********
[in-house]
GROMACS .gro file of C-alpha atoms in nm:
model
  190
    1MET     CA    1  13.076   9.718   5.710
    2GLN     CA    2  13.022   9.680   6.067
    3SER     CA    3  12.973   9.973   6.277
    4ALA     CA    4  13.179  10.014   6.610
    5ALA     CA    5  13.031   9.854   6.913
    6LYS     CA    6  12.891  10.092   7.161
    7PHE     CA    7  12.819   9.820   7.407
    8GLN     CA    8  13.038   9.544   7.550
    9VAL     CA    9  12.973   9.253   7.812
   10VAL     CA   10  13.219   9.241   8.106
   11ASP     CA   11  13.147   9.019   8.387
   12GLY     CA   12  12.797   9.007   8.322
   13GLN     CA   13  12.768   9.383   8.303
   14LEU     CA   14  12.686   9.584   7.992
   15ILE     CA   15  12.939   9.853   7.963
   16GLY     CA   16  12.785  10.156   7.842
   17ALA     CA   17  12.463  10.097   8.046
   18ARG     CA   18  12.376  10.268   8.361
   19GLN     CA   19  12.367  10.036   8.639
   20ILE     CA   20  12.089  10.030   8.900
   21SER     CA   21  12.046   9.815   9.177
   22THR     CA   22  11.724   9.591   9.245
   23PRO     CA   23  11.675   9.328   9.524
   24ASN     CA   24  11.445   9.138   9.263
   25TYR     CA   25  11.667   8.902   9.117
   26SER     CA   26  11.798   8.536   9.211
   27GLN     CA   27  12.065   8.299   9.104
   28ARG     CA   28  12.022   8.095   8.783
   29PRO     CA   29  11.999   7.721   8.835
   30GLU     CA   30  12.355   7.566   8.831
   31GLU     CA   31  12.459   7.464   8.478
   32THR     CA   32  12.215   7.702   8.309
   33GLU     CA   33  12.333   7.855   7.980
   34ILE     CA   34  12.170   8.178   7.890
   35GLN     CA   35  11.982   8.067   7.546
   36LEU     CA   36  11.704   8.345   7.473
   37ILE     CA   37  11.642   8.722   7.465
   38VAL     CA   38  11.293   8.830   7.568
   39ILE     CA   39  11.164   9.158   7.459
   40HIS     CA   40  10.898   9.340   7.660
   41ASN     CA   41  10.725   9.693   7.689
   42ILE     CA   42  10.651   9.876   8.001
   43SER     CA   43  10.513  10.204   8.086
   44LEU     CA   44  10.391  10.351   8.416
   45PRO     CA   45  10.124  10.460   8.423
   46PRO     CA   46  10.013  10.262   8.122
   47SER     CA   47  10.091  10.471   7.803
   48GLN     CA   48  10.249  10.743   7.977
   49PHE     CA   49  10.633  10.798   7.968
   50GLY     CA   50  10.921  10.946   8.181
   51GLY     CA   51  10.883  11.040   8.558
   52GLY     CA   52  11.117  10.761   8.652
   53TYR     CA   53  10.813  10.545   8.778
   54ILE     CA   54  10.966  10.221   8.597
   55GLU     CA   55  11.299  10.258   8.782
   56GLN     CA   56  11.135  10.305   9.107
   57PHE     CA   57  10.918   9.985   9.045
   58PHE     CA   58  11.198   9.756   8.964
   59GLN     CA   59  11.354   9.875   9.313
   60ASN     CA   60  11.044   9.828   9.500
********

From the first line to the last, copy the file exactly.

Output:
[in-house]
GROMACS .gro file of C-alpha atoms in nm:
model
  190
    1MET     CA    1  13.076   9.718   5.710
    2GLN     CA    2  13.022   9.680   6.067
    3SER     CA    3  12.973   9.973   6.277
    4ALA     CA    4  13.179  10.014   6.610
    5ALA     CA    5  13.031   9.854   6.913
    6LYS     CA    6  12.891  10.092   7.161
    7PHE     CA    7  12.819   9.820   7.407
    8GLN     CA    8  13.038   9.544   7.550
    9VAL     CA    9  12.973   9.253   7.812
   10VAL     CA   10  13.219   9.241   8.106
   11ASP     CA   11  13.147   9.019   8.387
   12GLY     CA   12  12.797   9.007   8.322
   13GLN     CA   13  12.768   9.383   8.303
   14LEU     CA   14  12.686   9.584   7.992
   15ILE     CA   15  12.939   9.853   7.963
   16GLY     CA   16  12.785  10.156   7.842
   17ALA     CA   17  12.463  10.097   8.046
   18ARG     CA   18  12.376  10.268   8.361
   19GLN     CA   19  12.367  10.036   8.639
   20ILE     CA   20  12.089  10.030   8.900
   21SER     CA   21  12.046   9.815   9.177
   22THR     CA   22  11.724   9.591   9.245
   23PRO     CA   23  11.675   9.328   9.524
   24ASN     CA   24  11.445   9.138   9.263
   25TYR     CA   25  11.667   8.902   9.117
   26SER     CA   26  11.798   8.536   9.211
   27GLN     CA   27  12.065   8.299   9.104
   28ARG     CA   28  12.022   8.095   8.783
   29PRO     CA   29  11.999   7.721   8.835
   30GLU     CA   30  12.355   7.566   8.831
   31GLU     CA   31  12.459   7.464   8.478
   32THR     CA   32  12.215   7.702   8.309
   33GLU     CA   33  12.333   7.855   7.980
   34ILE     CA   34  12.170   8.178   7.890
   35GLN     CA   35  11.982   8.067   7.546
   36LEU     CA   36  11.704   8.345   7.473
   37ILE     CA   37  11.642   8.722   7.465
   38VAL     CA   38  11.293   8.830   7.568
   39ILE     CA   39  11.164   9.158   7.459
   40HIS     CA   40  10.898   9.340   7.660
   41ASN     CA   41  10.725   9.693   7.689
   42ILE     CA   42  10.651   9.876   8.001
   43SER     CA   43  10.513  10.204   8.086
   44LEU     CA   44  10.391  10.351   8.416
   45PRO     CA   45  10.124  10.460   8.423
   46PRO     CA   46  10.013  10.262   8.122
   47SER     CA   47  10.091  10.471   7.803
   48GLN     CA   48  10.249  10.743   7.977
   49PHE     CA   49  10.633  10.798   7.968
   50GLY     CA   50  10.921  10.946   8.181
   51GLY     CA   51  10.883  11.040   8.558
   52GLY     CA   52  11.117  10.761   8.652
   53TYR     CA   53  10.813  10.545   8.778
   54ILE     CA   54  10.966  10.221   8.597
   55GLU     CA   55  11.299  10.258   8.782
   56GLN     CA   56  11.135  10.305   9.107
   57PHE     CA   57  10.918   9.985   9.045
   58PHE     CA   58  11.198   9.756   8.964
   59GLN     CA   59  11.354   9.875   9.313
   60ASN     CA   60  11.044   9.828   9.500